Intel Partners: Reports Of The PC's Death Premature


Despite recent gloomy forecasts, Intel partners say reports of the PC's death have been greatly exaggerated.

Intel has said it expects the PC market to pick up sometime mid-year, thanks to a coming PC refresh as millions of older Windows XP-based machines are cycled out. Microsoft is officially ending support for the operating system next April.

The world's largest chip maker surprised some earlier this month when, during its first-quarter earnings call, the company reported that the PC Client Group's revenue had fallen just 6 percent. Some analysts were expecting a bigger drop, especially in the face of recent reports from market research firms IDC and Gartner, which had both reported steep, double-digit declines in worldwide PC shipments for the quarter.

[Related: 5 Reasons For The PC Market Decline]

But, solution providers say there's still demand for new desktops and notebooks today, even in the face of massive growth in tablets and smartphones.

"There's still a lot of PCs being purchased," said Todd Swank, director of product marketing at Equus, a system builder based in Minnetonka, Minn. "The whole 'PC is dead' talk is a bit overblown."

Swank said the PC market may be declining in the consumer space where tablets have become popular, but that PC demand in the commercial space overall is still relatively healthy. "Smartphones and tablets are taking a chunk out of the PC market, but that's more in the consumer space," Swank said.

Glen Coffield, owner and president of Smart Guys Computers in Lake Mary, Fla., agrees and doesn't see tablets as a major threat. "I don't think tablets are cannibalizing notebooks," he said. "They're delaying PC purchases, sure, but I don't think they're replacing them."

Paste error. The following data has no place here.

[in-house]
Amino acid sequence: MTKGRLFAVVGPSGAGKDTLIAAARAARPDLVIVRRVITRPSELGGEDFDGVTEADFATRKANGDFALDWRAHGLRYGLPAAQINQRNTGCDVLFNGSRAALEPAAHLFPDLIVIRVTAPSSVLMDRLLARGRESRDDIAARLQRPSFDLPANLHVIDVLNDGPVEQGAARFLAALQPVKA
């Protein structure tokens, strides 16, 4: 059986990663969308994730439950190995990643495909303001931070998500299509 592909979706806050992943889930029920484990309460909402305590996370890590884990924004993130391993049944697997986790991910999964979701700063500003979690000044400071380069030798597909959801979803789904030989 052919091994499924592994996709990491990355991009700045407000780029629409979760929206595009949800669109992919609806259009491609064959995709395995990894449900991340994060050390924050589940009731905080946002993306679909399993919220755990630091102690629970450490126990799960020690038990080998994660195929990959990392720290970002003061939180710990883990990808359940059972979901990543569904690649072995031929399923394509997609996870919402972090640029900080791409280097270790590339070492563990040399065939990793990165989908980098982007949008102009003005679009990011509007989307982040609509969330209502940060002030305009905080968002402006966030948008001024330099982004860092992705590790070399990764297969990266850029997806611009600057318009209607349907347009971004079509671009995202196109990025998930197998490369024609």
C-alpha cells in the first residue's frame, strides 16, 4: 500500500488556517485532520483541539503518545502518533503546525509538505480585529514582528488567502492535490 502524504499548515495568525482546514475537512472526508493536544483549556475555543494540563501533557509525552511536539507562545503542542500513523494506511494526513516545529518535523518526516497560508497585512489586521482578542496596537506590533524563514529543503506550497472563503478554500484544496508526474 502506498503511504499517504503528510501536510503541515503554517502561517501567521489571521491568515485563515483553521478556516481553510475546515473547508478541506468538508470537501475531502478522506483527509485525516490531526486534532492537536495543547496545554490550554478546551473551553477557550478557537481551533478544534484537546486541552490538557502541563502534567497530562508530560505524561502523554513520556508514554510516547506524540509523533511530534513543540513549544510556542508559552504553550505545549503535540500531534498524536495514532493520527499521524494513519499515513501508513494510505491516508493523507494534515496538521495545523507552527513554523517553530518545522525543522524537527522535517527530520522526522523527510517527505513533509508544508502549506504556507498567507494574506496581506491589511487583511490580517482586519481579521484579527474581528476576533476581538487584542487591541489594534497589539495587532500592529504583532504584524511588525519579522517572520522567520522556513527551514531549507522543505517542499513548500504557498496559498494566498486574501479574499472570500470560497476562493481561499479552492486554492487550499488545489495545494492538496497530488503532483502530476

The two biggest problems for the PC market, Coffield said, are Windows 8, which has been poorly received and isn't creating demand, and the longer refresh cycles for PCs. "The buying cycle has slowed," he said. "The technology is good enough to last longer than just 3-4 years."

Marty Lantz, chief technical officer at MapleTronics, a solution provider based in Goshen, Ind., also believes new PC purchases have been delayed because older systems -- even Windows XP machines that are 10 years old -- can still function. "It's the longevity of the workstation that's working against us. They last longer, and I guess we just make them too good," Lantz joked.

It's not just custom system builders that are still seeing demand for PCs. Virtual Technologies Group (VTG) in Toledo, Ohio, is posting strong sales this year around its primary OEM partners, Lenovo and Dell. Mike Curtis, vice president at VTG, said demand has been particularly strong in the education vertical and said he expects the trend to continue through 2013 as more businesses finally upgrade their older systems.

PUBLISHED APRIL 23, 2013